• The single man whose hunched back we see
  • Once put a gun to his head in Russian roulette,
  • Whirled the chamber, pulled the trigger, won the bet,
  • And now lives out his x years’ guarantee.
  • And facing us, the two central characters
  • Have finished their coffee, and have lit
  • A contemplative cigarette:
  • His hand lies close, but not touching hers.
  • Not long ago together in a darkened room,
  • Mouth burned mouth, flesh beat and ground
  • On ravaged flesh, and yet they found
  • No local habitation and no name.
  • Oh, are we not lucky to be none of these!
  • We can look on with complacent eye:
  • Our satisfactions satisfy, Our pleasure, our pleasures please.

external image vangogh-starry-night.jpg

The Starry Night

by Anne Sexton
Anne Sexton
That does not keep me from having a terrible need of—shall I say the word—religion. Then I go out at night to paint the stars.Vincent Van Gogh in a letter to his brother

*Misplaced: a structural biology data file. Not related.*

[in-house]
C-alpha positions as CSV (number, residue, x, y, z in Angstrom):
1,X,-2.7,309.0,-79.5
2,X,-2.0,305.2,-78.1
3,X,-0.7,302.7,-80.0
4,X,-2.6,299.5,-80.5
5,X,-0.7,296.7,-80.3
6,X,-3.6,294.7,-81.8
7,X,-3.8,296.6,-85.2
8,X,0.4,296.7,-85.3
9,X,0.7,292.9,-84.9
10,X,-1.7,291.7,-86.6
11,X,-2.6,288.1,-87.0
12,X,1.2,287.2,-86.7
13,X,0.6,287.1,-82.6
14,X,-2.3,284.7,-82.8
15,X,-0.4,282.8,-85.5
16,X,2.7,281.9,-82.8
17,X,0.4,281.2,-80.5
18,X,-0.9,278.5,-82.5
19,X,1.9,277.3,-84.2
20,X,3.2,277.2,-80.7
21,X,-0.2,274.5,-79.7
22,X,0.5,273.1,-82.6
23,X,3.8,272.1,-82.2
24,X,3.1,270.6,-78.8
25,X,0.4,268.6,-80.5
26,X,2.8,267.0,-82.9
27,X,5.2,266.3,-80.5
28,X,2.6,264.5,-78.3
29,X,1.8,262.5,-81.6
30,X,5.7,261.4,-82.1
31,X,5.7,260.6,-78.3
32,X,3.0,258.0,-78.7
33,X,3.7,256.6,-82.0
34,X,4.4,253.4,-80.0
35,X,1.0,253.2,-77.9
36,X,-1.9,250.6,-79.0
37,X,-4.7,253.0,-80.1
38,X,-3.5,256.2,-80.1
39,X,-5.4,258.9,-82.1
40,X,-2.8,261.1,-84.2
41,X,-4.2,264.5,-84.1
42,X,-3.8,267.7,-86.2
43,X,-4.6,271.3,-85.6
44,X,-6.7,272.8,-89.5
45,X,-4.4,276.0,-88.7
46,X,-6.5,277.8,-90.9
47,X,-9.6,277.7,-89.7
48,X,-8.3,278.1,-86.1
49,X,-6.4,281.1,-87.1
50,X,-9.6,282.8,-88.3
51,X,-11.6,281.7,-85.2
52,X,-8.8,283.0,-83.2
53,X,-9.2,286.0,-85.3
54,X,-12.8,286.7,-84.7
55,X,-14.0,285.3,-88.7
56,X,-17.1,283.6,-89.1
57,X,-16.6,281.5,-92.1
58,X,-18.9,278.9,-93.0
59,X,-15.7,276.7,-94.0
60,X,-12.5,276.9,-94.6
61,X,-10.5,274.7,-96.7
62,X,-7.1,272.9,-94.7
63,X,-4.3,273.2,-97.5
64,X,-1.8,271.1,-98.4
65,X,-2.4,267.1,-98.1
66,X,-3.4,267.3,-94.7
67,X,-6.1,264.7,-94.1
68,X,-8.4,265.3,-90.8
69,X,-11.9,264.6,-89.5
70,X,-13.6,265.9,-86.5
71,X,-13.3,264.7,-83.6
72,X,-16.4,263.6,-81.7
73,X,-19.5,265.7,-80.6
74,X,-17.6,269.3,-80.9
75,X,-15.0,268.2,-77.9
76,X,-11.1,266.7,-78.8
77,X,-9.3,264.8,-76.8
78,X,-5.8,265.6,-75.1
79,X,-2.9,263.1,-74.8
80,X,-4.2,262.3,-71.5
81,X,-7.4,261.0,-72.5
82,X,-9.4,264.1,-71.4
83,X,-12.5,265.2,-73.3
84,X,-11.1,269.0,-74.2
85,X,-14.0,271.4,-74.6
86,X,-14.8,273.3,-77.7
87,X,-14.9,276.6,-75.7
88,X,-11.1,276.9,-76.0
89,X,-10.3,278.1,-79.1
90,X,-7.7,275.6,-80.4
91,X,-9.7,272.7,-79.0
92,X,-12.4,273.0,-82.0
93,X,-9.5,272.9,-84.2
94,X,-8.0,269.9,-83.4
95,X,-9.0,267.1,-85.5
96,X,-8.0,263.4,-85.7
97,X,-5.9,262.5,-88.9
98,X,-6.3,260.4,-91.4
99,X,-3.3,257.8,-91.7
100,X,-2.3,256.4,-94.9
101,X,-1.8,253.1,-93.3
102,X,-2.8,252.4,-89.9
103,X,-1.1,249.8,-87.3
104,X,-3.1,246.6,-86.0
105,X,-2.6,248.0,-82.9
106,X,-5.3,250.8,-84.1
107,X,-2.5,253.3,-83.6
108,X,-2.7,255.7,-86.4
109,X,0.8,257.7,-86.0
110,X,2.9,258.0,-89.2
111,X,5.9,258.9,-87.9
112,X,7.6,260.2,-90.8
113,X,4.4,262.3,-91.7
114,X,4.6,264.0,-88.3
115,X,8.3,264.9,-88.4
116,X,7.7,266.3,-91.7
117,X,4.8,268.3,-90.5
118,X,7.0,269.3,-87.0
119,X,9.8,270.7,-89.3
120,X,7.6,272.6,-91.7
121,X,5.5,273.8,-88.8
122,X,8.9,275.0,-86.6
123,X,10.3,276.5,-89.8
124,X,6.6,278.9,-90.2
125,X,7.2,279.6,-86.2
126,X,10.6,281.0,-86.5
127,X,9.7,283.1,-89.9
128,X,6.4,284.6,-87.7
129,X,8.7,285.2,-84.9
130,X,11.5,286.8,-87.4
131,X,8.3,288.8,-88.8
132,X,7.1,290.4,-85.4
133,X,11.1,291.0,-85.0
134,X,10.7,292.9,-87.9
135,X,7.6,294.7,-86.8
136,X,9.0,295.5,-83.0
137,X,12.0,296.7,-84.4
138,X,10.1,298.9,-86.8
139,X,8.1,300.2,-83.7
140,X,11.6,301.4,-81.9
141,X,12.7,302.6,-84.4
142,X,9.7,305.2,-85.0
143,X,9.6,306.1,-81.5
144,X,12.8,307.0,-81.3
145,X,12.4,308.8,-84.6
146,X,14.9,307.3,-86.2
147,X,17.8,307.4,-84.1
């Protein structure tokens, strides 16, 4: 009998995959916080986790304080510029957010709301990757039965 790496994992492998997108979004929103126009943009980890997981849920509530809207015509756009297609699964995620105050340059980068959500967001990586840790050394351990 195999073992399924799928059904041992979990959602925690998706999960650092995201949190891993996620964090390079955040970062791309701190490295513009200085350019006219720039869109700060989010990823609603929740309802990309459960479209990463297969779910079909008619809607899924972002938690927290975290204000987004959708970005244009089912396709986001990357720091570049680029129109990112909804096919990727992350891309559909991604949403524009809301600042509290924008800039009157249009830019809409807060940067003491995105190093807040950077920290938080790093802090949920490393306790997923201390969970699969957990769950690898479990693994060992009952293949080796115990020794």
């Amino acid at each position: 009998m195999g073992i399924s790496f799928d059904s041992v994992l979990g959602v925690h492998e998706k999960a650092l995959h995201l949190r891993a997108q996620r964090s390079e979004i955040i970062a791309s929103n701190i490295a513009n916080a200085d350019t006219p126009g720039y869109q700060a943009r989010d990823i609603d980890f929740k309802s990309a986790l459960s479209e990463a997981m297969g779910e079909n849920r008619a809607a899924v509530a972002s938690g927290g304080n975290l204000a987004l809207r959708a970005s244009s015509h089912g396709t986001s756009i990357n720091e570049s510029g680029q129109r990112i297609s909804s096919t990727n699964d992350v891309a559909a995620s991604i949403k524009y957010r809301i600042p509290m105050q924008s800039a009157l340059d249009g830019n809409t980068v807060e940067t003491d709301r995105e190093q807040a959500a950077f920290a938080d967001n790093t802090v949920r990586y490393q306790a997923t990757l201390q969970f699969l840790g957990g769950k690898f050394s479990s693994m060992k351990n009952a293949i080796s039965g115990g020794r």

The town does not exist except where one black-haired tree slips up like a drowned woman into the hot sky. The town is silent. The night boils with eleven stars. Oh starry starry night! This is how I want to die.
It moves. They are all alive. Even the moon bulges in its orange irons to push children, like a god, from its eye. The old unseen serpent swallows up the stars. Oh starry starry night! This is how I want to die:
into that rushing beast of the night, sucked up by that great dragon, to split from my life with no flag, no belly, no cry.
"Matisse's Dance"
Natalie Safir (1990)

A break in the circle dance of naked women,
dropped stitch between the hands
of the slender figure stretching too hard
to reach her joyful sisters.

Spirals of glee sail from the arms
of the tallest woman. She pulls
the circle around with her fire.